Walden: From “The Pond in Winter” to “Spring”

In Samuel Beckett’s chapter of Our Exagmination Round His Factification For Incamination of Work in Progress, twelve essays looking at Joyce’s Finnegans Wake (reissued New Directions Paperbook 331, 1972), titled “Dante… Bruno. Vico.. Joyce,” Beckett says, “Words have their progressions as well as social phases. ‘Forest-cabin-village-city-academy’ is one rough progression…And every word expands with psychological…

On the ice with Thoreau

Reading Walden this time around, and coming near the end of the literary sojourn, the Portland east winds blowing out of the Gorge, cracking their taut, dry cheeks while I burrowed into the  “Winter Animals” and “The Pond in Winter” chapters, I reflected on where nature goes in contemporary life, for we spend sweeping resources…

What some others have said about Thoreau’s Walden

Agger, Michael. “Thoreau’s Worst Nightmare: Are the new ascetics masters of self-denial or just self-promotion?” Mother Jones Nov./Dec. 2008. “An Exchange on Thoreau” 2 Dec. 1999 Lawrence Buell, reply by Leo Marx IN RESPONSE TO: “The Struggle Over Thoreau” from the June 24, 1999 issue [New York Review of Books]. “Bibliography on Walden: Selected Articles,…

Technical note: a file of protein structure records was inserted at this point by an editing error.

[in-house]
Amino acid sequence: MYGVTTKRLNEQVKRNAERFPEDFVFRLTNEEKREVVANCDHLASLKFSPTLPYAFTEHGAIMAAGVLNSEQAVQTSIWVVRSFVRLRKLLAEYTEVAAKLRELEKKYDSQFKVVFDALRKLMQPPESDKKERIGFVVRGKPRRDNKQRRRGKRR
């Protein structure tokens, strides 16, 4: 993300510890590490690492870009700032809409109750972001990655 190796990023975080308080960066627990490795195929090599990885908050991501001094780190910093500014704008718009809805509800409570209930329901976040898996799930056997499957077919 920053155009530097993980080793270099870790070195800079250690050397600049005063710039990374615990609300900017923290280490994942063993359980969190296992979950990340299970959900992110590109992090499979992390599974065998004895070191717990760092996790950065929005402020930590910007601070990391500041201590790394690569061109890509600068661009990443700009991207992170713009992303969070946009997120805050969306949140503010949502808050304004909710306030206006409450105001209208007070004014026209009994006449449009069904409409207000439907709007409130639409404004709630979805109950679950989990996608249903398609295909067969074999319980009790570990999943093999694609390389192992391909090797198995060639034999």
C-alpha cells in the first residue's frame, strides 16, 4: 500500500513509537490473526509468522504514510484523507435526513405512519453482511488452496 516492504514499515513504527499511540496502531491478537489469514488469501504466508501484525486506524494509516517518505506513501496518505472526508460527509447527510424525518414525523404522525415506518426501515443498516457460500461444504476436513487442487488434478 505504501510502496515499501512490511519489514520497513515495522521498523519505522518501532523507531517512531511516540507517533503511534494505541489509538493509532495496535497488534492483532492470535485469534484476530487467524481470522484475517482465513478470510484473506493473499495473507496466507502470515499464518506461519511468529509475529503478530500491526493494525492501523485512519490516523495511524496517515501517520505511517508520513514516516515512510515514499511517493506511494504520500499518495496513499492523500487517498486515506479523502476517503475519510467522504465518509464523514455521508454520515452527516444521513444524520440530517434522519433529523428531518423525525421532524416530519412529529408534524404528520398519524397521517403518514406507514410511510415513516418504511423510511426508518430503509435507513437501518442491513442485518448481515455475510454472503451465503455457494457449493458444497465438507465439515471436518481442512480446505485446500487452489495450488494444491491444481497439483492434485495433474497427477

A Sixth Way of Looking at Walden: Deliberately Seeking Simplicity

Walter Harding suggested “Five Ways of Looking at Walden.” Bill McKibben, in his introduction to the Beacon Press edition of Walden, cites two “practical questions…: How much is enough? And How do I know what I want?” (xi). Reading Walden as a way of asking these questions for ourselves, McKibben suggests, is another way of…

Reading Directions for Thoreau’s Walden

Walter Harding was the secretary of the Thoreau Society when he wrote the short article for The Massachusetts Review titled “Five Ways of Looking at Walden.” The article opens with a narrative description of the types of people who read Thoreau and attended the Society meetings, and these were, in short, anyone and everyone, folks…

Mapping a Reading of Thoreau’s Walden

We might be tempted, reading Walden, and wanting, for some reason, something more, answers, perhaps, though we might not yet know the questions, to split the difference (and the infinitive) and to quickly Google “Thoreau.” (I just did, and got 22 million results in about half a second.) Eventually, we might stumble across Walter Harding’s…